The State of Mobile and Digital Advertising in 2018
It is, at long last, the Year of Mobile.
As marketers, we like to dub things “the year of X”, to indicate that this is the year that some technology, philosophy, or marketing tactic comes into its own. During those years, it is no longer about leading the curve, but not being left behind.
Judging by headlines from the time, the year of mobile was 2008. Or maybe 2012. Or perhaps 2015.
There are reasons for all those milestones, of course. The first iPhone was introduced in 2007 and marketers began to awake to the potential of smartphones. 2012 marked an explosion in consumer adoption of smartphones, making them a more viable channel. 2015 gave us the first reports that mobile traffic was going to overtake desktop traffic. But even in those years, it was not imperative to treat mobile as a priority.
It’s 2018 now. Mobile traffic has overtaken desktop traffic. More than half the time a user spends interacting with digital media is done on a mobile device. The average customer journey touches multiple devices. Retailers with apps see more conversions on those apps than on their websites and 80 percent of shoppers convert on their smartphones. And crucially, Google has recently announced they are shifting to a mobile-first index.
So when I say this is the year of mobile, I mean that this is the year when you have no other choice. Your marketing strategy must address mobile traffic. It must include mobile advertising. It requires a website that welcomes mobile visitors and supports mobile indexing. And it means an attribution solution that’s flexible and robust enough to manage a customer profile that goes well beyond last-click.
Begin with Speed
In the US, the cellular networks are still slower than wifi speeds in most places. That means that data takes longer to download and customers are impatient. To combat that, Google and other search providers insist that mobile pages be fast, lean, and extremely well optimized. That includes advertising.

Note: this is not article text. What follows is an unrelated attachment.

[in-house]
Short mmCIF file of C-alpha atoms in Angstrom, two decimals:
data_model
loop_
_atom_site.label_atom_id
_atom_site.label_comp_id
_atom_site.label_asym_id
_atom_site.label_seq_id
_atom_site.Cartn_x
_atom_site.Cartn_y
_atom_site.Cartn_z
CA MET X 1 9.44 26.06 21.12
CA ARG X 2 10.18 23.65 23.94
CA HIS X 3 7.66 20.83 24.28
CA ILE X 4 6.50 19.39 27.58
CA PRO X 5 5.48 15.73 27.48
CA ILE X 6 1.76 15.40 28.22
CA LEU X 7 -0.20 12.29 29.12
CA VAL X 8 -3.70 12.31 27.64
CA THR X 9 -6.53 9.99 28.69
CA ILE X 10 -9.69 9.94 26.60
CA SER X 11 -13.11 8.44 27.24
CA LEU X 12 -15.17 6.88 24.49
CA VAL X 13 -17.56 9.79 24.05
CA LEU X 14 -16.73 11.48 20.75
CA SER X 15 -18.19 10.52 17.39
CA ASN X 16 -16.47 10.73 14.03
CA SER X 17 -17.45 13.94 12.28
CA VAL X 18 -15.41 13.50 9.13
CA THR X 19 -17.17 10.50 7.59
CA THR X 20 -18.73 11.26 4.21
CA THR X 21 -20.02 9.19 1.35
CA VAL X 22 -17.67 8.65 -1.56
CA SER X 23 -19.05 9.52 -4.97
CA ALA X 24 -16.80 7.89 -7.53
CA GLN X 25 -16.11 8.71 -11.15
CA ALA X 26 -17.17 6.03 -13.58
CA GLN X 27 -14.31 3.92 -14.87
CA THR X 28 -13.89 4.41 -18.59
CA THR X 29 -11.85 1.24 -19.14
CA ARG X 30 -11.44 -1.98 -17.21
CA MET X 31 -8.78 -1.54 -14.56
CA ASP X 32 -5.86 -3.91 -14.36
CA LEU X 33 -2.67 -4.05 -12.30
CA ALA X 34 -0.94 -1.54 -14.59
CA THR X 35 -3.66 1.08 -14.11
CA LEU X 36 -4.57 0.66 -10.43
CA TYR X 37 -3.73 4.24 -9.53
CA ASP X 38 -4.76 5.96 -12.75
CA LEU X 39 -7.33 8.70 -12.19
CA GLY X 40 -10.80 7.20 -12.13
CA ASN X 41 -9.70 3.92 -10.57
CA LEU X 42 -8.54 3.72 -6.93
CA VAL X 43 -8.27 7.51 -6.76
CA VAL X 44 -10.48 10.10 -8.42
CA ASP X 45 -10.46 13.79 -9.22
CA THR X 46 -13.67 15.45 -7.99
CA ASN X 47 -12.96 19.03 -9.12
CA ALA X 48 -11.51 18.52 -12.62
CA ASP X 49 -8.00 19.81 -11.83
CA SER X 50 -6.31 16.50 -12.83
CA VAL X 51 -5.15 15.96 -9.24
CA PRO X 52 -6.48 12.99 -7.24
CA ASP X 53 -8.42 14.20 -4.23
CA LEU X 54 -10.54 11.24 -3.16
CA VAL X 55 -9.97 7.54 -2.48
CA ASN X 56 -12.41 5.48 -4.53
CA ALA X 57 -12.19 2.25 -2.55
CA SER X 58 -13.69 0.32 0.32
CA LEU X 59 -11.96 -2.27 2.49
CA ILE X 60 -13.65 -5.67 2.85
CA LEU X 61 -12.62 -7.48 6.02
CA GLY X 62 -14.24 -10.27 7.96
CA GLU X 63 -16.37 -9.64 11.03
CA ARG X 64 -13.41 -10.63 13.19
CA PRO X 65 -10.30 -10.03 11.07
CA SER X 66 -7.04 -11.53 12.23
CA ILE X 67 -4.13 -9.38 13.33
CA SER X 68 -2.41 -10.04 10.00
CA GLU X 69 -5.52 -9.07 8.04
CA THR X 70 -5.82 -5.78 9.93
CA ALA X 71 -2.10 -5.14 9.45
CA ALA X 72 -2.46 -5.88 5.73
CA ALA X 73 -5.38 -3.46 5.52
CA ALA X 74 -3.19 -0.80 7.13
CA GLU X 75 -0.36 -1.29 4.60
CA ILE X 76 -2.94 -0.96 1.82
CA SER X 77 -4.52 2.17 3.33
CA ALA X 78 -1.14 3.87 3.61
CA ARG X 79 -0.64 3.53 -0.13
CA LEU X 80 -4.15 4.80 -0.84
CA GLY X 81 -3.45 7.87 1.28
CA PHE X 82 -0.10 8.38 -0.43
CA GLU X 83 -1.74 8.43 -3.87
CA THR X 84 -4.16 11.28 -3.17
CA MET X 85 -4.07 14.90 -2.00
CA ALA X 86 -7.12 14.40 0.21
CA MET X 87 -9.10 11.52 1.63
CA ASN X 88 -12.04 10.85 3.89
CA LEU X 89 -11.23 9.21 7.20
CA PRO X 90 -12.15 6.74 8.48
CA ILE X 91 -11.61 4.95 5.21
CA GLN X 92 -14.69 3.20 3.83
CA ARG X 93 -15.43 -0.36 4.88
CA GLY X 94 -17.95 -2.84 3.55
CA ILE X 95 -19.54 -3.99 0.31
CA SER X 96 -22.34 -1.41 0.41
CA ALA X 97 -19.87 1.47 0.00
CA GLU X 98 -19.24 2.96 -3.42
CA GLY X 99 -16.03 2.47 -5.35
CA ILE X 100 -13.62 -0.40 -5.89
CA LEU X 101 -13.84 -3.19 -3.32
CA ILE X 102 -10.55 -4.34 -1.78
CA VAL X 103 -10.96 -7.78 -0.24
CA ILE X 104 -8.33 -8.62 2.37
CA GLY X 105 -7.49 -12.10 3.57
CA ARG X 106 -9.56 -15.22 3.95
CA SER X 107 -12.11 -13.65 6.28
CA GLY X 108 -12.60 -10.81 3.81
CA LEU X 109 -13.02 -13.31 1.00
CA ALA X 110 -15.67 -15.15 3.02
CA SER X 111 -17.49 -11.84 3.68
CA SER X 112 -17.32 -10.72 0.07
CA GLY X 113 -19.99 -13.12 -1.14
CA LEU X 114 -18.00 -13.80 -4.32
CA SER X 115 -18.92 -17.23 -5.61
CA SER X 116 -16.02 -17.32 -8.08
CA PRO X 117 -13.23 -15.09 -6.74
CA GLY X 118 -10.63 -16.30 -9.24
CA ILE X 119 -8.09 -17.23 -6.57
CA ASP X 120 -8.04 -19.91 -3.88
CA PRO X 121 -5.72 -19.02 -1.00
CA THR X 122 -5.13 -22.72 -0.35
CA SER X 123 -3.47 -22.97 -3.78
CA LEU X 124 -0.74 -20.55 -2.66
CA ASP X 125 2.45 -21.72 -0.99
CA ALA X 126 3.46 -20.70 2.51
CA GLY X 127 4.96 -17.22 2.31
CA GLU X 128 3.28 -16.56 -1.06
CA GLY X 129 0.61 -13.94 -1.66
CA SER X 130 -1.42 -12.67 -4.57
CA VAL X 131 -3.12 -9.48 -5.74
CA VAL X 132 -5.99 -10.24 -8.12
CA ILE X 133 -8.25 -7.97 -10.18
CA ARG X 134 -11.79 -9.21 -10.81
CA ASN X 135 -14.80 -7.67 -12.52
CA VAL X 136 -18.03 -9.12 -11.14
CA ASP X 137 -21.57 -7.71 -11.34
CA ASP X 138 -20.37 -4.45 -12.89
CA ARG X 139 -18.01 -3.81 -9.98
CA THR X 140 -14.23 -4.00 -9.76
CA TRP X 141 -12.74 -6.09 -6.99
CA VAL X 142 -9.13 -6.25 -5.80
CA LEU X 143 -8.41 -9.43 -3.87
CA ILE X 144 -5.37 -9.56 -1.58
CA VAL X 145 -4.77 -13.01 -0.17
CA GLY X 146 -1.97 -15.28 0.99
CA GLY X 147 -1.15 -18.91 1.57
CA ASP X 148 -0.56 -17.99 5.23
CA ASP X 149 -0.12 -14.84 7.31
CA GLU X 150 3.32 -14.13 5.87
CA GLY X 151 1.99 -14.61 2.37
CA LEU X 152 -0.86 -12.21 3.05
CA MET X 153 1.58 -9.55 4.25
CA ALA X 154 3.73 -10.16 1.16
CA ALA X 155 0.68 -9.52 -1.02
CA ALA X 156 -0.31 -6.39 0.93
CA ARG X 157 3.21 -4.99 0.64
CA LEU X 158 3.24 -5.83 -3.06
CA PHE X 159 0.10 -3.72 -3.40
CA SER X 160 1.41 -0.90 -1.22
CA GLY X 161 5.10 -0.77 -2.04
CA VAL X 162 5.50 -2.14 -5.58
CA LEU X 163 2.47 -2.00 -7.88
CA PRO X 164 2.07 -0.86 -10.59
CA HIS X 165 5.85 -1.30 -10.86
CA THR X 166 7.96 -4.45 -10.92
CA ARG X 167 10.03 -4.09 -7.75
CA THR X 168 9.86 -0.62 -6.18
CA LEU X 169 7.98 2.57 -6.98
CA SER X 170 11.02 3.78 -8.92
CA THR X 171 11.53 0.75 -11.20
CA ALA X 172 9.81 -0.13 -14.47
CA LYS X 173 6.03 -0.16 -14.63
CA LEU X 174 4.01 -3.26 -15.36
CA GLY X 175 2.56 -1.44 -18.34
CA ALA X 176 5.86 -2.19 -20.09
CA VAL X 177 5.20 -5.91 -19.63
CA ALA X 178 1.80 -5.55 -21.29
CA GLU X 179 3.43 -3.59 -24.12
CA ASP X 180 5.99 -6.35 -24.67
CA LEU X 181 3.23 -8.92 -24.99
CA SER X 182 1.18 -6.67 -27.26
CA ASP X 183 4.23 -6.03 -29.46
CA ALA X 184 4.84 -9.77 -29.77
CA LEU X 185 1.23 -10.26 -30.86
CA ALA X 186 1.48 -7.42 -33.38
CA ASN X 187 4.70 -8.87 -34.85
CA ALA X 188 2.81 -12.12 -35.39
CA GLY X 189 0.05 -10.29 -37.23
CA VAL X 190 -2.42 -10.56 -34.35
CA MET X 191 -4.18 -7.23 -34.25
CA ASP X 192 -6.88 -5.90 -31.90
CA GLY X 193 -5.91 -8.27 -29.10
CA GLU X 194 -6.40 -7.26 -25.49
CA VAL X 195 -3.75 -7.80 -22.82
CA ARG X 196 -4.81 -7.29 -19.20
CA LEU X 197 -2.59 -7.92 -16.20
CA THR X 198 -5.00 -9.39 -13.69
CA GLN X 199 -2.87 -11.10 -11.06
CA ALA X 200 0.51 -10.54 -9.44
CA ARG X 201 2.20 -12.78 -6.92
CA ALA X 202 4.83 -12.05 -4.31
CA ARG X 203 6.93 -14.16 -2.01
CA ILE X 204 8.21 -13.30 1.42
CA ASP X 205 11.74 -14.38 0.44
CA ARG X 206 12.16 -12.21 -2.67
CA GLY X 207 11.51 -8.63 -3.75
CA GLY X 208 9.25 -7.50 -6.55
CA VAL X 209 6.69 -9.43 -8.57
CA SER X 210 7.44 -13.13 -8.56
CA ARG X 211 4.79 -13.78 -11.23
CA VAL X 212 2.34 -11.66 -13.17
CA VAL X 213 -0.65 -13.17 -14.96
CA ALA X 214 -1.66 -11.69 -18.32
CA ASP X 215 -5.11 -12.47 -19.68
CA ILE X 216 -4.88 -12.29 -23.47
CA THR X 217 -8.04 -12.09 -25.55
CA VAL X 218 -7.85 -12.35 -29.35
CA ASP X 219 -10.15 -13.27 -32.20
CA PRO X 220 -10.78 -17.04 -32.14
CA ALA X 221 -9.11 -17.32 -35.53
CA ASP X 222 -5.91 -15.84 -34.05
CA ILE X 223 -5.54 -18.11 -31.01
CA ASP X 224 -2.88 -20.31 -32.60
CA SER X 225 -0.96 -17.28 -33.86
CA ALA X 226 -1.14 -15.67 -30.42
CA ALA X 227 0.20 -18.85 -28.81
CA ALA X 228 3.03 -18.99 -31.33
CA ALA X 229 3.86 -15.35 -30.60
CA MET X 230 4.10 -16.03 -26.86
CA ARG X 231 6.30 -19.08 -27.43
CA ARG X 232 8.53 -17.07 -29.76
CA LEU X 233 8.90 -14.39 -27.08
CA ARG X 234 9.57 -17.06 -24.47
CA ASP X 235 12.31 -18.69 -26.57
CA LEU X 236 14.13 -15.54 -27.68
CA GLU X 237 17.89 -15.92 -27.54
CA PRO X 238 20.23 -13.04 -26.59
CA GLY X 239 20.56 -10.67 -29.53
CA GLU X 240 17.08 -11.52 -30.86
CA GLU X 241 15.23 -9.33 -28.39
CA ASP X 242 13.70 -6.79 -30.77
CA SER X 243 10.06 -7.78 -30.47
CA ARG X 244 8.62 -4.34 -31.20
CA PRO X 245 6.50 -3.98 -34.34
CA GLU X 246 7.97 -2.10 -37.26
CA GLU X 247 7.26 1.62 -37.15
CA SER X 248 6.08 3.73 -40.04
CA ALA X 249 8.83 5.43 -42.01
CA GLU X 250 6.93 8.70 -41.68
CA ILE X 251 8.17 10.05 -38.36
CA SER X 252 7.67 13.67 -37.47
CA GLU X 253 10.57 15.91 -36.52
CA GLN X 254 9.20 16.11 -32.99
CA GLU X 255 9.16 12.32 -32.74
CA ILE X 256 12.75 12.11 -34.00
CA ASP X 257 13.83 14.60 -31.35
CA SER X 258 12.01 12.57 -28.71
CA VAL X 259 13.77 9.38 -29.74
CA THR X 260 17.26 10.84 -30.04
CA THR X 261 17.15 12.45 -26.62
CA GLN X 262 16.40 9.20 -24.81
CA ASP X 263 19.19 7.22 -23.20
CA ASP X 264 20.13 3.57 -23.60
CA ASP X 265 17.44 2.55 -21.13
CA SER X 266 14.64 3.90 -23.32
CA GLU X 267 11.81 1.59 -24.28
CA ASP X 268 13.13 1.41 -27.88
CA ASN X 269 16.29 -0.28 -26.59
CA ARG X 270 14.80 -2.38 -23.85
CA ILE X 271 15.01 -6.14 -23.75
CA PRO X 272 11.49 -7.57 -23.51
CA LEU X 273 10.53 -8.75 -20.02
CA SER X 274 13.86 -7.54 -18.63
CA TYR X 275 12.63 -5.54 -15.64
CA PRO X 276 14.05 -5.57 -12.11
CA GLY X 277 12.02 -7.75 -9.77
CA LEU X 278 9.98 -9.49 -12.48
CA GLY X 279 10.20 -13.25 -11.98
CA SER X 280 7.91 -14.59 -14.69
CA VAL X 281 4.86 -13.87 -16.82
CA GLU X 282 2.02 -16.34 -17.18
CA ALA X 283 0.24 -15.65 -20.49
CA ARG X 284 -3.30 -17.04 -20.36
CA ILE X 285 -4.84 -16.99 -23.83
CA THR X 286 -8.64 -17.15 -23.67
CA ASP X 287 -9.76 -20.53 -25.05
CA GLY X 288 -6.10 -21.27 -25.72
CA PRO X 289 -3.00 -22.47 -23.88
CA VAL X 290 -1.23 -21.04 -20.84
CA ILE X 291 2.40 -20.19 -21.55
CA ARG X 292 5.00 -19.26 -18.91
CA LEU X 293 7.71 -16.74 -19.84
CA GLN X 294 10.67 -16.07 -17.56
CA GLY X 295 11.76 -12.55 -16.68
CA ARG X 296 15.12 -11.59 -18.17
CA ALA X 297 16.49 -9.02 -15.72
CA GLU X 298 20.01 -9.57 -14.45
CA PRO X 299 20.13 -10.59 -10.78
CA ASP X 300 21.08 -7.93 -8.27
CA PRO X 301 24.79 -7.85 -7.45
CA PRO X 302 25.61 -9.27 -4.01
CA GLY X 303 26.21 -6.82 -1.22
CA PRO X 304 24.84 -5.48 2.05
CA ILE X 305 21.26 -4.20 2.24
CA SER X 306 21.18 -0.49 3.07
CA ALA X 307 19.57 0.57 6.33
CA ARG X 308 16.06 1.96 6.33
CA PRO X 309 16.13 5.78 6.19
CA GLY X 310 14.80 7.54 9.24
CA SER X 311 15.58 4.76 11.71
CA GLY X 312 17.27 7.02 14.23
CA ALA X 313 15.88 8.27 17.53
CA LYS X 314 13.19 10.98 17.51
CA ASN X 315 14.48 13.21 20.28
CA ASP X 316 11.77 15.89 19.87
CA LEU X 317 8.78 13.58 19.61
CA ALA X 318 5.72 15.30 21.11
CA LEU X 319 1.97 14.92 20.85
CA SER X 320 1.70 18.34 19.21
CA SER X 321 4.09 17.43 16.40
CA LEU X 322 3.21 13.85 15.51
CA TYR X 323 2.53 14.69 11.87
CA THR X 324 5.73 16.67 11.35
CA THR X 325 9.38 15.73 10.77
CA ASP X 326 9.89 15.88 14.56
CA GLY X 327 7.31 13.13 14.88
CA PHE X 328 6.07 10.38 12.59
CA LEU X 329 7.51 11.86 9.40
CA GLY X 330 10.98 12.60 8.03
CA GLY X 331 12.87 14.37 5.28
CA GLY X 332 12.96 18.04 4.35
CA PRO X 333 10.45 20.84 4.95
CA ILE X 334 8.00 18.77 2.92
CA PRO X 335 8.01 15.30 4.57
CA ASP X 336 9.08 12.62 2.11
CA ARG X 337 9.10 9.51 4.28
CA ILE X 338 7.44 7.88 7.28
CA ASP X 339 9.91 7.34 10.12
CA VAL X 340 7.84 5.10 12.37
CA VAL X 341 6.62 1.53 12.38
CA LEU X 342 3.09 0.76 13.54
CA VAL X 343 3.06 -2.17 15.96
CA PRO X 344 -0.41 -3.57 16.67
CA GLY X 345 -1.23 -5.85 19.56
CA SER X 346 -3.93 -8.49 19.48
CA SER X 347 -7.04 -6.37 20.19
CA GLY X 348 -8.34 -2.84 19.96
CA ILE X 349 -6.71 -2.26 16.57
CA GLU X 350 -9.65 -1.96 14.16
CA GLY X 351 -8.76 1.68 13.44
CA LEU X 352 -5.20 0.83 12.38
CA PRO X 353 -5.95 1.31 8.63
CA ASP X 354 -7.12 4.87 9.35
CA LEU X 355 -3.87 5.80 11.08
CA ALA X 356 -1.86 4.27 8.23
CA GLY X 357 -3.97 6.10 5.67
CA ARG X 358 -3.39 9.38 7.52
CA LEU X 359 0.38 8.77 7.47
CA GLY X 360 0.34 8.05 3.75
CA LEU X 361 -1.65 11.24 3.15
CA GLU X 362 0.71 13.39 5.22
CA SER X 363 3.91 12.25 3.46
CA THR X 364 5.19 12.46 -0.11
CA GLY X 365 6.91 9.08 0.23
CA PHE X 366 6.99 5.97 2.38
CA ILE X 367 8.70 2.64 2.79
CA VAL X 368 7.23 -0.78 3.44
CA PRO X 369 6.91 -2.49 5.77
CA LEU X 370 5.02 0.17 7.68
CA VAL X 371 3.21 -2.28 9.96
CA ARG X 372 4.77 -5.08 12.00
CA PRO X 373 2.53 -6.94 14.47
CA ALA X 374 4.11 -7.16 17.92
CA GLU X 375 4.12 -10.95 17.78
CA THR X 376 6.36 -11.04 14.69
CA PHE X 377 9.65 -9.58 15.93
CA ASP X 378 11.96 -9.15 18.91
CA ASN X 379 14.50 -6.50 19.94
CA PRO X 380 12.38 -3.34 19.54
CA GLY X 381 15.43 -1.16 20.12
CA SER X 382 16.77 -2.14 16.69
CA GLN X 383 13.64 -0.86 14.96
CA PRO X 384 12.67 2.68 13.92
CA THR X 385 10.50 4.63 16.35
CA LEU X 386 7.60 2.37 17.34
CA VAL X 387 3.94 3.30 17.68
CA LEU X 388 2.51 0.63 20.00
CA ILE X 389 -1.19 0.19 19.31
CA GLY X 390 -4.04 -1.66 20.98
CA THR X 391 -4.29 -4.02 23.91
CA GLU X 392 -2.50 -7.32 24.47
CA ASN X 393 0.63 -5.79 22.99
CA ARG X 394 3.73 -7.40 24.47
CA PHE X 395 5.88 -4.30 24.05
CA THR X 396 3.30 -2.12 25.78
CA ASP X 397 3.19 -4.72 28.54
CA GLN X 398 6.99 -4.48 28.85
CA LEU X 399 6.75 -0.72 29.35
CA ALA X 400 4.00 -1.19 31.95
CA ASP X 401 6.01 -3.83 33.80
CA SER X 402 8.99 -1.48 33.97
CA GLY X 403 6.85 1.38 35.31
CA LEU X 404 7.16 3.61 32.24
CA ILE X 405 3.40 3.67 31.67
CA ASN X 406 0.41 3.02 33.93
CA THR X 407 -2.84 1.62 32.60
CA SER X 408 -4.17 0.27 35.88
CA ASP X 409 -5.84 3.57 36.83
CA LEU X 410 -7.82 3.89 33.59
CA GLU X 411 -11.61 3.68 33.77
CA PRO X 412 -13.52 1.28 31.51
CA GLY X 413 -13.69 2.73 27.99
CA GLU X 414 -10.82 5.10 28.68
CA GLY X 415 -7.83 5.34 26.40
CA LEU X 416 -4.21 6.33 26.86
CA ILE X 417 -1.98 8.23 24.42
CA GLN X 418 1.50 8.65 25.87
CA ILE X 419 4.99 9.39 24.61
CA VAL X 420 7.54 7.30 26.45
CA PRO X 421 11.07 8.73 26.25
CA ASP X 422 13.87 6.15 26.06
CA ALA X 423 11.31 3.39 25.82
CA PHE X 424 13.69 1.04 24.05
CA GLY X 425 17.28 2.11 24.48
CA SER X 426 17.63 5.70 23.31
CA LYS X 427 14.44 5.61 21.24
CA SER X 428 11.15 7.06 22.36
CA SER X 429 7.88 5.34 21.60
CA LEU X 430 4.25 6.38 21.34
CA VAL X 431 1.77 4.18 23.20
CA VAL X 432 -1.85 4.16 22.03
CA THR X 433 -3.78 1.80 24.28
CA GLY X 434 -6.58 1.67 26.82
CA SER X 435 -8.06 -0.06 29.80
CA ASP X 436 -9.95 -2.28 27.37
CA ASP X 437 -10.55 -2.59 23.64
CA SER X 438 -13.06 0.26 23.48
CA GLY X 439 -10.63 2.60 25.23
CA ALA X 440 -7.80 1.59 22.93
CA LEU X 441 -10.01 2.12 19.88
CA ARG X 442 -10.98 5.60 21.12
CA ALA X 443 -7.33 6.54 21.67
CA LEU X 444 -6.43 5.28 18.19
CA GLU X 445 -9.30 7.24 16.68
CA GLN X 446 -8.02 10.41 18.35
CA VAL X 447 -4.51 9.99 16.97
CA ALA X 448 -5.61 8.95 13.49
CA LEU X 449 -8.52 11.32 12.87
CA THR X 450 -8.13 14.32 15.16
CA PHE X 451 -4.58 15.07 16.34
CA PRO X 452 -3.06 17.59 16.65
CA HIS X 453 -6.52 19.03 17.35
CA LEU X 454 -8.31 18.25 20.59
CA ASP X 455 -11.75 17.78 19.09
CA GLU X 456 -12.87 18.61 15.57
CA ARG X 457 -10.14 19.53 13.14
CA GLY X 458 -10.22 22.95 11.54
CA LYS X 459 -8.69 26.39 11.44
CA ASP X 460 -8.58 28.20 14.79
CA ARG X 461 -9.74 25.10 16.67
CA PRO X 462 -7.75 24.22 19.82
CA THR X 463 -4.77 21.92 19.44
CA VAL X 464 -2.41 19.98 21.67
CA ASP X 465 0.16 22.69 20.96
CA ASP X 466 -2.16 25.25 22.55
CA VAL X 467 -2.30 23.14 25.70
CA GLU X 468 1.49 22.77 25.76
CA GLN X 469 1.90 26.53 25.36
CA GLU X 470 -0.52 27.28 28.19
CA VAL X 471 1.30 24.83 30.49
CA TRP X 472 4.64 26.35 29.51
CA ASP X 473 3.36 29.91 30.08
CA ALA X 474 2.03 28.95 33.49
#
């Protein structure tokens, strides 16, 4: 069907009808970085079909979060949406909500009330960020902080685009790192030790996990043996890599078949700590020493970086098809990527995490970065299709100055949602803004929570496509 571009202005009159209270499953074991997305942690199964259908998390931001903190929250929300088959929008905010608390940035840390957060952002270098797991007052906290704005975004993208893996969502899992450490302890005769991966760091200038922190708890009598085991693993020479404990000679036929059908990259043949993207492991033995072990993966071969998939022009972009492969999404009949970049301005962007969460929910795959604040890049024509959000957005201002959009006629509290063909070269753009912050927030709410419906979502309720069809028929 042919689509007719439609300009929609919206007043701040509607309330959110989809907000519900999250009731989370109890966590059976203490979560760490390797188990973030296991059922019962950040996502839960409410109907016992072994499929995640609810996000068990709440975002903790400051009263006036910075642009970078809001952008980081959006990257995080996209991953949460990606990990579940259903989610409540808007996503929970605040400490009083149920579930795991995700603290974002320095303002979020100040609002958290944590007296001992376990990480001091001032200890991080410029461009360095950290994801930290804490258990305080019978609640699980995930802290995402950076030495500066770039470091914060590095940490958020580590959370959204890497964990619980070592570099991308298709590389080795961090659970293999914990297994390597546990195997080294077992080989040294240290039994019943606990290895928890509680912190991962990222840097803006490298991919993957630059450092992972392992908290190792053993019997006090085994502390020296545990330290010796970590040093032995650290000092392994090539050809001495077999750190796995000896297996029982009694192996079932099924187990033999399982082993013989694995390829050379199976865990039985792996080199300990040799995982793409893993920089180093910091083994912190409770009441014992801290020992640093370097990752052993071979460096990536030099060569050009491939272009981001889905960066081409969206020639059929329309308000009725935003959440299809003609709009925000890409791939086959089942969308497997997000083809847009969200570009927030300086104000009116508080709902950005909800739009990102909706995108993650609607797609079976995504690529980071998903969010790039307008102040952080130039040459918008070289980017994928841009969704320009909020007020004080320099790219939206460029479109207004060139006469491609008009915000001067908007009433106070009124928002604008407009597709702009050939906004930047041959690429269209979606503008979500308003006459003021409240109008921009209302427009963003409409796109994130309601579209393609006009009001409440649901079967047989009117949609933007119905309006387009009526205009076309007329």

Optimize your advertising by choosing the smallest file size that doesn’t compromise your image quality and use a format that is more mobile friendly.
Customers interact with your brand an estimated six to eight times before conversion and as far back as 2014, it was estimated that users switched devices up to 21 times a day. Put those two facts together and you’re facing a customer journey that spans three or four devices on average.
Your attribution and tracking solutions must account for that reality. Last-click (or last non-direct click) attribution is not just inadequate, it is actively lying to you about your media performance. Focusing on last click will leave you investing money in paid search or other click-based channels, at the expense of properly feeding upper funnel channels. You will end up missing out on broader reach to a larger amount of potential customers and losing money in the end.
The final thing to grasp about the state of mobile is that you can no longer design for desktop users and adapt for mobile.
Recent studies indicate that people check their phone 13 times an hour and 60% of the ads those users found influential were on mobile. Even when they didn’t complete their purchase on mobile, they discovered and decided on the purchase while still on their phones. But companies are still only spending 13% of their marketing budgets on mobile media and they’re doing so with ads not designed for mobile delivery.
Your opportunity right now is to design for mobile first. If you haven’t already given your team that directive, you’re falling behind. Instead of serving a different experience to mobile users that your team hastily pushed as an afterthought, make that experience the default.
As marketers, we are challenged to balance fads against true sea changes. Mobile has proven to be that true change. Audiences have moved to smaller screens and the old rules no longer apply. Commit to making this your true year of mobile. Your bottom line will thank you.